MAUSER AND MANNLICHER—In what way are the Mauser and Manniicher rifles superior to the lever action repeaters?
For ordinary bunting purposes in this country it is a question whether they are better for the average hunter, as it is only the “gun crank” who can appreciate the many good points of the bolt action rifle. The Mauser and Mannlicher actions are superior in fundamental principle,—the parts are few and strong, and move on a line with the barrel, or directly opposite, no parts working on pivots, no screws, few flat springs, etc. The locking of the action is accomplished by turning the bolt, lugs on which engage in recesses in the receiver, whereas, moat lever action rifles are locked by one or two separate parts. The locking system of these bolt action rifles is stronger than that of most lever actions, (the Model 1886 Winchester excepted), and the double column box magazine of the Mauser is superior to any used on lever action rifle. The most important difference from a hunter’s point of view is the fact that the modern bolt action rifles may be entirely dismounted in a few minutes, without the use of tools, and entirely cleaned, or dried and re-assembled, where the lever actions will require a considerable amount of time and labor to dis mount, along with the necessity of using tools. There are few or no pins used in the bolt actions, and the extractor are heavy and strong. Another thing that recommends them is the fact that they may be had to use the moat up-to-date cartridges, where we only have a few model of lever action repeaters that handle modern ammunition. On the other hand, the cartridges used in American magazine rifles arc powerful enough to suit most hunters of big game in this country; the actions, regardless of the complicated systems and many parts, are reliable and strong; the lever action is more rapid, and more convenient for must hunters, and in temperate climates it is seldom found necessary to take the gun entirely apart. When it comes to shooting the same cartridges, there is no difference.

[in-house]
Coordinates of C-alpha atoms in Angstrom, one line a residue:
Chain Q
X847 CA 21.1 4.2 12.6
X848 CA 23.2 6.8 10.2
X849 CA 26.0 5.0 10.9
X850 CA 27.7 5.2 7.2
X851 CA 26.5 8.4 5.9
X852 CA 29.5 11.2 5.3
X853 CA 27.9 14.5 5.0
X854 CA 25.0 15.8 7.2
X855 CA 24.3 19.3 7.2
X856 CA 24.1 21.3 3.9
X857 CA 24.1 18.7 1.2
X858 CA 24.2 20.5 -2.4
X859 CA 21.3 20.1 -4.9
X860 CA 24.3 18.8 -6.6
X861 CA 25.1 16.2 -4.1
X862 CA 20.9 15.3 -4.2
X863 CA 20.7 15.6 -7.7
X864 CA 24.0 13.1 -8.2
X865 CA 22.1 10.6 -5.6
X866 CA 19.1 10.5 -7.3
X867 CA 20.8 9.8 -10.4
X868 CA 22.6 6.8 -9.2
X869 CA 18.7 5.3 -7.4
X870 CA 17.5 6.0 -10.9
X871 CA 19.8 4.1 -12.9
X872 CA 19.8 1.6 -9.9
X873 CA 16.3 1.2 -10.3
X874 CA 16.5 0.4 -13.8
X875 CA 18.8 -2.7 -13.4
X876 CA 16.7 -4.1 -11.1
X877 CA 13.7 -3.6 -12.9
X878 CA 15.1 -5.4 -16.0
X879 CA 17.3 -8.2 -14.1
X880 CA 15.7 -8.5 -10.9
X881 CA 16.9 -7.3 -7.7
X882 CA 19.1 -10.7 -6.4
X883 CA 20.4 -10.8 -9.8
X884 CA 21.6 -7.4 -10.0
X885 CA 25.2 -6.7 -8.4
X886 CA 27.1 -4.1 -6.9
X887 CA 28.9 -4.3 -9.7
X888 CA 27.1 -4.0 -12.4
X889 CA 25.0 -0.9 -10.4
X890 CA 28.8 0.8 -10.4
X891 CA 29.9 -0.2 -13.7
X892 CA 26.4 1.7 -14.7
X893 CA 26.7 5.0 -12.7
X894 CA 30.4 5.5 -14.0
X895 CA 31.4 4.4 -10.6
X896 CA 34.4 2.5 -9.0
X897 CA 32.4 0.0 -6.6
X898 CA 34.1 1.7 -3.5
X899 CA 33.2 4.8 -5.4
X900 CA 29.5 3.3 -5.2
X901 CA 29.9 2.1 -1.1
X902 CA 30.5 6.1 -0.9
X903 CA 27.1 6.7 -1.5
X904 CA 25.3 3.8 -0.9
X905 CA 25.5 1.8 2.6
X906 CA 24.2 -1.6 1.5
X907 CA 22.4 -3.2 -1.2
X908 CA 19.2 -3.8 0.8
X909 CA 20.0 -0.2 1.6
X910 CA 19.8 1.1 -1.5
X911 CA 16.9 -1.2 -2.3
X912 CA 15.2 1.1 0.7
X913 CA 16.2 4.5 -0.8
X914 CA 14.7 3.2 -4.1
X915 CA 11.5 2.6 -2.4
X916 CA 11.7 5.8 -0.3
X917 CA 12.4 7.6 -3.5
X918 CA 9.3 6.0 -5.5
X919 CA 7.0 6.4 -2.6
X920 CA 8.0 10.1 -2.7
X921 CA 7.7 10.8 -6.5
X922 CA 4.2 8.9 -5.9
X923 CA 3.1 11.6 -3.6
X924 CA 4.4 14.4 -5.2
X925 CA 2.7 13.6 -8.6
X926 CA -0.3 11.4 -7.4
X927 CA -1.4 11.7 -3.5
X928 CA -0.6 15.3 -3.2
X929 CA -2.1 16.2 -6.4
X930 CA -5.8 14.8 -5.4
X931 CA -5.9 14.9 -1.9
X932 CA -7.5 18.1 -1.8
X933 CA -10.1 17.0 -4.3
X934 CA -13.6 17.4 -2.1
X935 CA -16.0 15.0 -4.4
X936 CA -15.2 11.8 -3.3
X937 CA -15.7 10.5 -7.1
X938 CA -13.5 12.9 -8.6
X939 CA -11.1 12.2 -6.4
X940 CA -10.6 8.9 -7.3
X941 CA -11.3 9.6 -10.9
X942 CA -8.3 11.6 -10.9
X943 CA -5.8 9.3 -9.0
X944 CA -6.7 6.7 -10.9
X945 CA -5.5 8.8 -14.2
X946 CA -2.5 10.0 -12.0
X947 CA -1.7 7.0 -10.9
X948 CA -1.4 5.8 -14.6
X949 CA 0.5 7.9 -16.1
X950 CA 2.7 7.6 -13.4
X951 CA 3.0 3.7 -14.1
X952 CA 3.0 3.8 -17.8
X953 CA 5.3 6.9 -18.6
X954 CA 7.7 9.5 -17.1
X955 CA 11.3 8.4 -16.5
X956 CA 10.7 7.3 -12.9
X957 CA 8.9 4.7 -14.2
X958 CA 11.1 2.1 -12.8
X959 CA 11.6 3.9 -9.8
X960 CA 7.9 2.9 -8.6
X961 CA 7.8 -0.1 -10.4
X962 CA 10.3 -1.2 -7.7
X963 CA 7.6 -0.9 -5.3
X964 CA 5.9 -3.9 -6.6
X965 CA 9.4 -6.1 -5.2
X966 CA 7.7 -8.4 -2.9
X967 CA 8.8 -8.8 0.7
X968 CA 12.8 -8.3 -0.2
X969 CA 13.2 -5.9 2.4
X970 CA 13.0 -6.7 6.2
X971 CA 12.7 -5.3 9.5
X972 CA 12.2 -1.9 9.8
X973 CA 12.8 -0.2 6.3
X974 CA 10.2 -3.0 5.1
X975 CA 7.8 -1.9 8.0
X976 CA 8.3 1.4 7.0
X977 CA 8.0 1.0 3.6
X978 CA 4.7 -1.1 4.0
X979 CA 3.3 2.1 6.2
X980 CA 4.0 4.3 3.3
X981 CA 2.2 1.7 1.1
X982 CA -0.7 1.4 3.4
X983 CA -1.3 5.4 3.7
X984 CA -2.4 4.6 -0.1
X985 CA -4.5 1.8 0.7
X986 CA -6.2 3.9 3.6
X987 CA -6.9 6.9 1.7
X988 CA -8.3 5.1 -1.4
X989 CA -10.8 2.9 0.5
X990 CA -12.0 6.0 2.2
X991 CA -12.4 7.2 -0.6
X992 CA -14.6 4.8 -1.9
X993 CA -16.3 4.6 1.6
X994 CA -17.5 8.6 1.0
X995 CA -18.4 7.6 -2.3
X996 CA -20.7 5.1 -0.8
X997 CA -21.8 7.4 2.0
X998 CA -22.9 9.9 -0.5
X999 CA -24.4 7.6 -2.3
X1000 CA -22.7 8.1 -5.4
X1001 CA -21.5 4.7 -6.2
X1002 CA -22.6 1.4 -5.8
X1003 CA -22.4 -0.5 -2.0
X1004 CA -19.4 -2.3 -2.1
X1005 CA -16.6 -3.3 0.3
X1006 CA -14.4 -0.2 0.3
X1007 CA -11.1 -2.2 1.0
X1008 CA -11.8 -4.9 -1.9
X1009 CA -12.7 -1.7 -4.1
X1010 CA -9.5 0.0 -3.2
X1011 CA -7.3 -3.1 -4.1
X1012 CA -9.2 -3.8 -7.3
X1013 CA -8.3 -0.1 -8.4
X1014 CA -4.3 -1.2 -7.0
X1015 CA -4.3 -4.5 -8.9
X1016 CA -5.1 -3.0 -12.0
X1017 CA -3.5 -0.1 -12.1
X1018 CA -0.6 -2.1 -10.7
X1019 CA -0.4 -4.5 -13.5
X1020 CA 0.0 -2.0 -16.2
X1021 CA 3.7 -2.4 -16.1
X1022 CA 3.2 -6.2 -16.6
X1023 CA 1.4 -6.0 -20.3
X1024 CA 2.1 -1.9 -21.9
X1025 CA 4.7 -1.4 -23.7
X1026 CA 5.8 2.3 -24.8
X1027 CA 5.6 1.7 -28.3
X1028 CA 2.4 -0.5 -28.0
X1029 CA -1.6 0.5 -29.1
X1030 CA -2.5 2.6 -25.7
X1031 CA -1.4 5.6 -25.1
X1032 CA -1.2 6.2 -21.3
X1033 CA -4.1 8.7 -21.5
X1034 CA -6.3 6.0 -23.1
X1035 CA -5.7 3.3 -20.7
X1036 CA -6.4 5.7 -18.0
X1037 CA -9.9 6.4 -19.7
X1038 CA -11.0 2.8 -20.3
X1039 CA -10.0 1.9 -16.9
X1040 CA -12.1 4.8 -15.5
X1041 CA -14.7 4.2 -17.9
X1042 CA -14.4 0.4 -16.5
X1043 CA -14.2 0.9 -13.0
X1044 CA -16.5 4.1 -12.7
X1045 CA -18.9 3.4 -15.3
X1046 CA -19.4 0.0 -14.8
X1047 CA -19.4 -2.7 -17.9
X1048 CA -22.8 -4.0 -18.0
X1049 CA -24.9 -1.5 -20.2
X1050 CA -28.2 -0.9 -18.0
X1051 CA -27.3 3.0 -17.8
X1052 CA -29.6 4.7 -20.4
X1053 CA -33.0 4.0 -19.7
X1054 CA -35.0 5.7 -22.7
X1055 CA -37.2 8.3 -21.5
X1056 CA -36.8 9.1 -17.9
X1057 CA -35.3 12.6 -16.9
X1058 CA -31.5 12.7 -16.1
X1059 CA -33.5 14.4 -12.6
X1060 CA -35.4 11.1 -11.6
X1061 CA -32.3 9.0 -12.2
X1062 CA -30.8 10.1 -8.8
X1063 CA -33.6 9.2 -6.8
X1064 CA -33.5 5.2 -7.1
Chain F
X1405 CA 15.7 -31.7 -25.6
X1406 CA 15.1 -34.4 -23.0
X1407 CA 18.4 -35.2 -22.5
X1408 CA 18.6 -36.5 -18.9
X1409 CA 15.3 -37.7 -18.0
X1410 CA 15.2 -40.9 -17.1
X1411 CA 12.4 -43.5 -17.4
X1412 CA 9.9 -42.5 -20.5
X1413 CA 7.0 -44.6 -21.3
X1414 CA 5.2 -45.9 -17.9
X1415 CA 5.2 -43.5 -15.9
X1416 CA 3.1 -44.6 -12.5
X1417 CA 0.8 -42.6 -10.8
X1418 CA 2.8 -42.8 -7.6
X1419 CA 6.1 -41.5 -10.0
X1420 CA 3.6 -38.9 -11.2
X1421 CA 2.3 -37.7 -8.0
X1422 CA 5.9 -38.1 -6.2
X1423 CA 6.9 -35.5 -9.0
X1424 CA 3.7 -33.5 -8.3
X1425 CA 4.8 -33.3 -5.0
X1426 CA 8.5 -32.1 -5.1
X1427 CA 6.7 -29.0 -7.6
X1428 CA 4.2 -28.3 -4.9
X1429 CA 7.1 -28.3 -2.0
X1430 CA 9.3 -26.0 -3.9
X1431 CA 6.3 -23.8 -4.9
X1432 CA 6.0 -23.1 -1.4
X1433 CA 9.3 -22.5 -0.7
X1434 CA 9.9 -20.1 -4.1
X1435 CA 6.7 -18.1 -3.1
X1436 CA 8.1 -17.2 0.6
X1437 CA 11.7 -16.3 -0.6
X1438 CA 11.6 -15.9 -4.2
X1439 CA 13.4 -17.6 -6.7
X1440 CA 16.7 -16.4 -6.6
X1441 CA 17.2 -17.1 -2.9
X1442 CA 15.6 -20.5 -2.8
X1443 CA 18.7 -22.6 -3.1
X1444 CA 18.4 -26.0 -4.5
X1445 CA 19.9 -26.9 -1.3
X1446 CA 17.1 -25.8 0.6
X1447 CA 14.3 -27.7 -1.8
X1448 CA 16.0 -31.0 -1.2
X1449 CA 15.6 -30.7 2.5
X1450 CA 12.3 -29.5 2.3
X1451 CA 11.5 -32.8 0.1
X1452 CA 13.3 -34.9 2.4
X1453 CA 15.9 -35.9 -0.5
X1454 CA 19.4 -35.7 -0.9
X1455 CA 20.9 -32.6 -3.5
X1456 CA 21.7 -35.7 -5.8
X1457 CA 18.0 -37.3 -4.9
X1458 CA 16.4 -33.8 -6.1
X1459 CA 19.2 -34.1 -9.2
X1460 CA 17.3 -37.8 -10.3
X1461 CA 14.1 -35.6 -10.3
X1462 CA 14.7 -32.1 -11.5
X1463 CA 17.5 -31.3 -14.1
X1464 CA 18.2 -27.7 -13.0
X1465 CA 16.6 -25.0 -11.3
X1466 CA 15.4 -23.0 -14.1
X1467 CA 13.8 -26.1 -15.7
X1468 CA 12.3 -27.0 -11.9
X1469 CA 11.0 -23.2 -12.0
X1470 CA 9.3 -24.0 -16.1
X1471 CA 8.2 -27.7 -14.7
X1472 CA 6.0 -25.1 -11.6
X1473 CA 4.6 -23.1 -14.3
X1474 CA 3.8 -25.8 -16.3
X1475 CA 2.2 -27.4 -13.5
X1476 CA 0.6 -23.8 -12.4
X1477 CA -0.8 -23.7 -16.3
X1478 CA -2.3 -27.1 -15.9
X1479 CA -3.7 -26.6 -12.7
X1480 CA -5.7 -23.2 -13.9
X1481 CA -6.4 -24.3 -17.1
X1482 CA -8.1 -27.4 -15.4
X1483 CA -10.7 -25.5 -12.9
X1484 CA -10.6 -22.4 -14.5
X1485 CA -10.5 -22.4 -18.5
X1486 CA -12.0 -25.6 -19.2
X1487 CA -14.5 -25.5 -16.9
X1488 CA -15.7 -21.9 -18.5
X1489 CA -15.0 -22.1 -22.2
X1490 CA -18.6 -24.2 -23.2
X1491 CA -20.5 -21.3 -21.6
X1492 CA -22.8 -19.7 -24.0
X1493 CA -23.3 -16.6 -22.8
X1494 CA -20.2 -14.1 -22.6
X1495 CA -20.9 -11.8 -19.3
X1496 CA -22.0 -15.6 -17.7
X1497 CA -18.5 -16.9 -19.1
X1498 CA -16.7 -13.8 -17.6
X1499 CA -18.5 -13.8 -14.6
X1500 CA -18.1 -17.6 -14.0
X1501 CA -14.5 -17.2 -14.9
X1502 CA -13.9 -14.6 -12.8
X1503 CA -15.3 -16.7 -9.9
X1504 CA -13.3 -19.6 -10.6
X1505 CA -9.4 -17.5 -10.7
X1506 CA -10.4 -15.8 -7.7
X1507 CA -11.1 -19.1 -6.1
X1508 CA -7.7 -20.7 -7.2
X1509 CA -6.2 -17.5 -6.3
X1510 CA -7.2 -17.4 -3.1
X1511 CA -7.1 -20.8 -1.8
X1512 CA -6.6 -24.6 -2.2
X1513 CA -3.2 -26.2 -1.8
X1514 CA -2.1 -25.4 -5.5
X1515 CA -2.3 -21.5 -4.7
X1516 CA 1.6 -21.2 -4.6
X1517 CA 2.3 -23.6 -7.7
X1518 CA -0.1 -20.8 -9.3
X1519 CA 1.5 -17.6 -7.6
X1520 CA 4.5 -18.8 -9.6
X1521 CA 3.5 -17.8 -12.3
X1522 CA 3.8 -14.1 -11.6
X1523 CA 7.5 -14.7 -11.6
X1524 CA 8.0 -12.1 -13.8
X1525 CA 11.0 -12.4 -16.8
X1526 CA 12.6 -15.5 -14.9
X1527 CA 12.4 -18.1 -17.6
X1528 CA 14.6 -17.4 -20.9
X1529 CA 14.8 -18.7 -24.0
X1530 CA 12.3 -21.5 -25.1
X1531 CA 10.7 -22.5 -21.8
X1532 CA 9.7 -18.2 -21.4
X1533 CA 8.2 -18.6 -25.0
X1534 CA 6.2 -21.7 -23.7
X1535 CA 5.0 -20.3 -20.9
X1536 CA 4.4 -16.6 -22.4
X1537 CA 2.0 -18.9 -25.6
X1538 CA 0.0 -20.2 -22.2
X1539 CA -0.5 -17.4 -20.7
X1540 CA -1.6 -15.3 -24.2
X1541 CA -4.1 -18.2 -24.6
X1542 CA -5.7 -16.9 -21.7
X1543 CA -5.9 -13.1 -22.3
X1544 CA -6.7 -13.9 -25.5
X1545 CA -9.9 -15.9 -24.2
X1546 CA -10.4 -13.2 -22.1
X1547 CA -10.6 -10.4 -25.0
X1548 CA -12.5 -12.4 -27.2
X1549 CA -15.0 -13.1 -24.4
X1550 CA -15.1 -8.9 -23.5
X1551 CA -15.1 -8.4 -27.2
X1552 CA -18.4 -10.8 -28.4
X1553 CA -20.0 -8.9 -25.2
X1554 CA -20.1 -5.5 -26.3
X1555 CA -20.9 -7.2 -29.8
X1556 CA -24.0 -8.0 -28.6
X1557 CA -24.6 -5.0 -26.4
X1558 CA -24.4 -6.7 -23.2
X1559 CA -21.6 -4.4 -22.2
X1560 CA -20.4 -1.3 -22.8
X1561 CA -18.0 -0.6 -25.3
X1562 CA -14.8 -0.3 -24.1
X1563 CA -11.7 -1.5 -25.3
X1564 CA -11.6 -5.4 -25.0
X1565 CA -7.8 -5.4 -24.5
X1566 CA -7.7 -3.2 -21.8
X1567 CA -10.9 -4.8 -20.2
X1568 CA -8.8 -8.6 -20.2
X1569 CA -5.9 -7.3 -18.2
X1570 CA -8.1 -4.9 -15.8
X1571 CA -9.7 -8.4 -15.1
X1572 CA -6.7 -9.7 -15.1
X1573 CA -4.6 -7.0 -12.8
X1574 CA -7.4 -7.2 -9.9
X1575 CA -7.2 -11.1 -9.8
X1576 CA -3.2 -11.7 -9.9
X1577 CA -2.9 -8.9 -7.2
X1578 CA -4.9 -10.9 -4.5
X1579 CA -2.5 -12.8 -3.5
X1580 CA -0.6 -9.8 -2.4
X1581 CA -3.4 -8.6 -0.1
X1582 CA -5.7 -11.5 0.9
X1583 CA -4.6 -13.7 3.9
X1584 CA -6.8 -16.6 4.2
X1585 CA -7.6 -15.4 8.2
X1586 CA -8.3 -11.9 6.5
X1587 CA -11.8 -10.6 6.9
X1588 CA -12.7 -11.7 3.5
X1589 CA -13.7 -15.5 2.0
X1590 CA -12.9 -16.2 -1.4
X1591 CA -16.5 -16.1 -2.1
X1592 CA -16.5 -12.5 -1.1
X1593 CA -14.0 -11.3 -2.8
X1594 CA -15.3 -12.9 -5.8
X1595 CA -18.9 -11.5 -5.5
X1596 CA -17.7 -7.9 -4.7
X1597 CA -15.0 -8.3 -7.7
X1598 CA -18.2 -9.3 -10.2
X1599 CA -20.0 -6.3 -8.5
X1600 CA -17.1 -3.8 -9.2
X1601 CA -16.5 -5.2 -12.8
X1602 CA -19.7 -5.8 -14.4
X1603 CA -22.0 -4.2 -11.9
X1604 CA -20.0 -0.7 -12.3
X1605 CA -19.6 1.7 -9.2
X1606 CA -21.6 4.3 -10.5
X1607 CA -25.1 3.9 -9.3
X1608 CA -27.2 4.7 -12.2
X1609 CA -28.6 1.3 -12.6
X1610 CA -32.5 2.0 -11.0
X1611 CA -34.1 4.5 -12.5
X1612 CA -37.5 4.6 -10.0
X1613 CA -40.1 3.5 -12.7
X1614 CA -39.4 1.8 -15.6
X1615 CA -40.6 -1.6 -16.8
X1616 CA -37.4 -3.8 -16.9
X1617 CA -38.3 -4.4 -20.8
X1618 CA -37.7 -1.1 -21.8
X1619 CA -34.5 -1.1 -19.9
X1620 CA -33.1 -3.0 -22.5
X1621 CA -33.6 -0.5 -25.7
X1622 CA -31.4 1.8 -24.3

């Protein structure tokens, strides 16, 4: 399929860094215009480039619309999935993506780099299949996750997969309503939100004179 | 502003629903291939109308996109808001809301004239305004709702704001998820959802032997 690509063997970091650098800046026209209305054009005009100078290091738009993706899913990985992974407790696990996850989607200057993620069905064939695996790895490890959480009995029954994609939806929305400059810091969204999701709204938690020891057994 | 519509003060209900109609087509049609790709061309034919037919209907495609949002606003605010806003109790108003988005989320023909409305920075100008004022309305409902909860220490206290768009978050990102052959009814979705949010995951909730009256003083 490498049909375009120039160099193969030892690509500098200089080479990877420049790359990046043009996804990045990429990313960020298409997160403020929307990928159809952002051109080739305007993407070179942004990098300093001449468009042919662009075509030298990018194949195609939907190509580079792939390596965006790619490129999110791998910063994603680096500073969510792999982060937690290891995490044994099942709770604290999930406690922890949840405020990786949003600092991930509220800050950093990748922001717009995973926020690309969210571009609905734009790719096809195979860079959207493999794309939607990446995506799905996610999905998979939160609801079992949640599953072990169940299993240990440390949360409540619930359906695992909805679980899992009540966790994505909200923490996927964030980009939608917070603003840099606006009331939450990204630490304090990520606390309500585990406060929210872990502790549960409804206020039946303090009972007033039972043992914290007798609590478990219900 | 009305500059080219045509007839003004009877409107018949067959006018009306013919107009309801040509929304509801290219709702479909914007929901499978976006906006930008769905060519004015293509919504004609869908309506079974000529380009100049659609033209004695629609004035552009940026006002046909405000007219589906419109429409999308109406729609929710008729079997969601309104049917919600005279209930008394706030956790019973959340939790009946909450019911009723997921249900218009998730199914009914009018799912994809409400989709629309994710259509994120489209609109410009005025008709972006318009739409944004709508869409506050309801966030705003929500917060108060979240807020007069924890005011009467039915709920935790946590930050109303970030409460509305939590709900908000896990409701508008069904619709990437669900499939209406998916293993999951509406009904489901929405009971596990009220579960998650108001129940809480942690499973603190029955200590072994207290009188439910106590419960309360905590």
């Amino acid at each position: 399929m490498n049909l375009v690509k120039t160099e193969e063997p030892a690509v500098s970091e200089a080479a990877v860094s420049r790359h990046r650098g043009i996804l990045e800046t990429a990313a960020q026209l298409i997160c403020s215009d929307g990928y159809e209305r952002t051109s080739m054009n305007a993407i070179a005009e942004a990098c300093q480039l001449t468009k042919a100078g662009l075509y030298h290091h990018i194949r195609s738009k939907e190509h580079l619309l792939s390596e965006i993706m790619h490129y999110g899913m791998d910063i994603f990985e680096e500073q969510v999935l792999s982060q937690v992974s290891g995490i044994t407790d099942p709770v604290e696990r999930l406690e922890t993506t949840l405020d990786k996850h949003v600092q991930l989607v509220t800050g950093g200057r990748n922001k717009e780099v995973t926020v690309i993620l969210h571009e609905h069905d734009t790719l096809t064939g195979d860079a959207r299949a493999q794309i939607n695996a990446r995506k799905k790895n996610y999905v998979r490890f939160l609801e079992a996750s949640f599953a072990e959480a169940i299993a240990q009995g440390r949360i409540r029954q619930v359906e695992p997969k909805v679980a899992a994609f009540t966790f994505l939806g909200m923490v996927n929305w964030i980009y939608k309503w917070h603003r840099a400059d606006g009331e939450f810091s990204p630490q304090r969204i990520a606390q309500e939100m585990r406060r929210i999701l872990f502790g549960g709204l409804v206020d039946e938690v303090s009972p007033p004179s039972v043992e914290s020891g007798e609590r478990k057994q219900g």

Harding, A.R.. 3001 Questions and Answers. Columbus, Oh: A.R. Harding, 1913.
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